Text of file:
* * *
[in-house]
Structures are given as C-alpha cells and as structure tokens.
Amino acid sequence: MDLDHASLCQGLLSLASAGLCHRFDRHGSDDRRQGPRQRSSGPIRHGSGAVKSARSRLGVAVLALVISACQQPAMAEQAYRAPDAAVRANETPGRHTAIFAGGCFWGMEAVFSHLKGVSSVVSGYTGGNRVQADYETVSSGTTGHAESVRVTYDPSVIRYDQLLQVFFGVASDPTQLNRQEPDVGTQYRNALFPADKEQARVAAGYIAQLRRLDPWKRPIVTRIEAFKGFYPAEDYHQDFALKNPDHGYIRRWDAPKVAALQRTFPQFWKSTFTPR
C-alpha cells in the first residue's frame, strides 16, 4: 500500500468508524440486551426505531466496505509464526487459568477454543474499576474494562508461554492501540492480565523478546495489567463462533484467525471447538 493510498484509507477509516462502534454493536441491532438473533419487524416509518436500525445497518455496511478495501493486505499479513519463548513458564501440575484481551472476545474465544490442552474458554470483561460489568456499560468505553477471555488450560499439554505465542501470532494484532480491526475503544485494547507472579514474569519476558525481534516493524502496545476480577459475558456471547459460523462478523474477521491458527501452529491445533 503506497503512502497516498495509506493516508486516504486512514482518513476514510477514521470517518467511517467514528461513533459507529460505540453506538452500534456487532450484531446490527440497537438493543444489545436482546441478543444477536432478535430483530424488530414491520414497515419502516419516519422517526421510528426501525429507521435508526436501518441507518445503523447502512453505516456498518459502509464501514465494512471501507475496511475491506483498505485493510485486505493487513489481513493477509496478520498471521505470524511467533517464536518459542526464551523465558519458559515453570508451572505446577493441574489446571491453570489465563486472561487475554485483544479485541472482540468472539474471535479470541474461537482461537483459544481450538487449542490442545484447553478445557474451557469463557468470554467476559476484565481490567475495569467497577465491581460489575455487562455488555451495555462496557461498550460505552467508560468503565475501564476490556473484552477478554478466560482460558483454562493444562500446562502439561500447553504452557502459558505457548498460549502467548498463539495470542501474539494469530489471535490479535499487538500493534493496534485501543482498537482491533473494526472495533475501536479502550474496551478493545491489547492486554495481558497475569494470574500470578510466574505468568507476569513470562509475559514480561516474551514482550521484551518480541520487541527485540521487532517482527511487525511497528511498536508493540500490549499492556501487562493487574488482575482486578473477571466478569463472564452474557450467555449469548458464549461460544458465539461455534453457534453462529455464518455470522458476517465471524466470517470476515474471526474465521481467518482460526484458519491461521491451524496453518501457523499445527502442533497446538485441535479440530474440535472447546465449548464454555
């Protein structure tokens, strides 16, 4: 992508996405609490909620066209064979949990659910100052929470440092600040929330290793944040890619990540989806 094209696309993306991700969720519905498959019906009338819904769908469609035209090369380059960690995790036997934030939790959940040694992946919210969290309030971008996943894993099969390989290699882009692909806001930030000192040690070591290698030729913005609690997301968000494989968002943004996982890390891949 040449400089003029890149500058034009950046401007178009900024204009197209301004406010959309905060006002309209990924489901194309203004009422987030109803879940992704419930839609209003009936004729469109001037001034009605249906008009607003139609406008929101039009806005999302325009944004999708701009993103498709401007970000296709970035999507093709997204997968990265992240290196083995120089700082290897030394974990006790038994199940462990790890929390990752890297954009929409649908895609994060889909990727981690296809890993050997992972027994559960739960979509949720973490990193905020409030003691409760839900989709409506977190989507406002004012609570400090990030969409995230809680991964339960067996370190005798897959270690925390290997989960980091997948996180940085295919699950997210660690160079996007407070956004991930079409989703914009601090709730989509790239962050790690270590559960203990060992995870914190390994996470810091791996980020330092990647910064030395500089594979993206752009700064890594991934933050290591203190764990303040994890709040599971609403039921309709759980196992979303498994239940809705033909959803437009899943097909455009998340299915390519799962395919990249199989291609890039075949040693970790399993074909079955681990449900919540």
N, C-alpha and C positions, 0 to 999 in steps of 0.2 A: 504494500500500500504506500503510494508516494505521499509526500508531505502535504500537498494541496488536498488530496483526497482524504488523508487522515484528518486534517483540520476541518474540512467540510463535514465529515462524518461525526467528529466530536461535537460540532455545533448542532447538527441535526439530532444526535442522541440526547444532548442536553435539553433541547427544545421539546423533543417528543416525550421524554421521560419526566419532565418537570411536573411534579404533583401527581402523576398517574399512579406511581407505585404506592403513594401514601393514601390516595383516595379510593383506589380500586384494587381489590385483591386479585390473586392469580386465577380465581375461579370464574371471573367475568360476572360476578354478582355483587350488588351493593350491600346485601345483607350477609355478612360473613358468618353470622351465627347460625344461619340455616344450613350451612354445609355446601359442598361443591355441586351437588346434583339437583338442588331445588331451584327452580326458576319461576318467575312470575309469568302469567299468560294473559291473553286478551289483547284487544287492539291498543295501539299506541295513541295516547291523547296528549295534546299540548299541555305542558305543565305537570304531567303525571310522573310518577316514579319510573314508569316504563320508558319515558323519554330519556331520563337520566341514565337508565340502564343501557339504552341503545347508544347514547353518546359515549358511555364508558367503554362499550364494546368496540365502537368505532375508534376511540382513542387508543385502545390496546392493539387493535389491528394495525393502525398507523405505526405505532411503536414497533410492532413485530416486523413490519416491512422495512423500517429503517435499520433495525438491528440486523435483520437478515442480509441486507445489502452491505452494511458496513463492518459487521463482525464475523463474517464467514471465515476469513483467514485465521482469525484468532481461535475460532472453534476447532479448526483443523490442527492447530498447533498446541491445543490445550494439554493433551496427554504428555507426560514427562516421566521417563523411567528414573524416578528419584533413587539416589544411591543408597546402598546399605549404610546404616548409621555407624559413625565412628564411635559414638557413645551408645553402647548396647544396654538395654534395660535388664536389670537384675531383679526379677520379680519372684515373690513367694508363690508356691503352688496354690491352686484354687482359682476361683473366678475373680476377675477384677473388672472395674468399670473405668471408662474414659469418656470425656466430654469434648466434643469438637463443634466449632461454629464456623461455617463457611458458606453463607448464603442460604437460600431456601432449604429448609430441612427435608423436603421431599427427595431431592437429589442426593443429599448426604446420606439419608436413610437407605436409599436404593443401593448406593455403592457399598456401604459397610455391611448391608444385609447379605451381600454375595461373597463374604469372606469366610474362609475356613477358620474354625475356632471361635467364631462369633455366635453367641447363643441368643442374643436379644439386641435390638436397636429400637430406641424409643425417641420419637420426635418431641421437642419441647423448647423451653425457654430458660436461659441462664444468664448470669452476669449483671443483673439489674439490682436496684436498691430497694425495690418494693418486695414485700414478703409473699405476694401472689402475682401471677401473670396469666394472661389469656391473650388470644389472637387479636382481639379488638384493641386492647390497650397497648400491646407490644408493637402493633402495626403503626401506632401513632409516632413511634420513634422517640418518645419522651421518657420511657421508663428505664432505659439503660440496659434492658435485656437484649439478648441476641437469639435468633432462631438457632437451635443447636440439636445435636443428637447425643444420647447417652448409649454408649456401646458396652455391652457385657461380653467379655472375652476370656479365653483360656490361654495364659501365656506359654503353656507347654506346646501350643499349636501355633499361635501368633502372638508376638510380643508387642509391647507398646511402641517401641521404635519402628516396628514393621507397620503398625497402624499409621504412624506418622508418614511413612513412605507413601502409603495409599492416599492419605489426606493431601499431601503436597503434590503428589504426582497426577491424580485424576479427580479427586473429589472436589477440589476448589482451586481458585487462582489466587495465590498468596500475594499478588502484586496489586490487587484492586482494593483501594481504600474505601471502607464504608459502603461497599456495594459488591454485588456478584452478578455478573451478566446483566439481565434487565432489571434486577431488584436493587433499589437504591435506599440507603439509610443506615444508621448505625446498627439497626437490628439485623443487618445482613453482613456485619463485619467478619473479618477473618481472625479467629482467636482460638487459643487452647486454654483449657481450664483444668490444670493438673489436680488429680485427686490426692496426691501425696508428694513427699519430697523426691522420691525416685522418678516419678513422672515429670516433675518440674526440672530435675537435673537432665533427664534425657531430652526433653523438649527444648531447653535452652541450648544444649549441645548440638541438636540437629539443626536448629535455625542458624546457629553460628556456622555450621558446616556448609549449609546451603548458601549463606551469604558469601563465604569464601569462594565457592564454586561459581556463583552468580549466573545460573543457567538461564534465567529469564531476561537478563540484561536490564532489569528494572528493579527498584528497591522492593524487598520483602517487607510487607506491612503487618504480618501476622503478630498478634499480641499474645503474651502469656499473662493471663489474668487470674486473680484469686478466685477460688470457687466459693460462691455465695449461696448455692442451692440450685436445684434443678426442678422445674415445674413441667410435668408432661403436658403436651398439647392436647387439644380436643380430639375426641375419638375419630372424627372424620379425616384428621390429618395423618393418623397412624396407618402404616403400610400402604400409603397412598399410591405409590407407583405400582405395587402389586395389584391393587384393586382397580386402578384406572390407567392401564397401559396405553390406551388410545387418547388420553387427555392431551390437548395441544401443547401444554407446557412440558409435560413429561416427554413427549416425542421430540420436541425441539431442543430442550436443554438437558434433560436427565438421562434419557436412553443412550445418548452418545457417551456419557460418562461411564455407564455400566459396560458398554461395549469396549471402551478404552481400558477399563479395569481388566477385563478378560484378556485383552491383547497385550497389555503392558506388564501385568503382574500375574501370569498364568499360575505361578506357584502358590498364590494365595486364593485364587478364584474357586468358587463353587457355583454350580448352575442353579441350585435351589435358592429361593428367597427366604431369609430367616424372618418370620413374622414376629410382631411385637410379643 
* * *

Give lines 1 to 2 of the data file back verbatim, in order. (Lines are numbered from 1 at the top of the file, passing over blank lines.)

[in-house]
Structures are given as C-alpha cells and as structure tokens.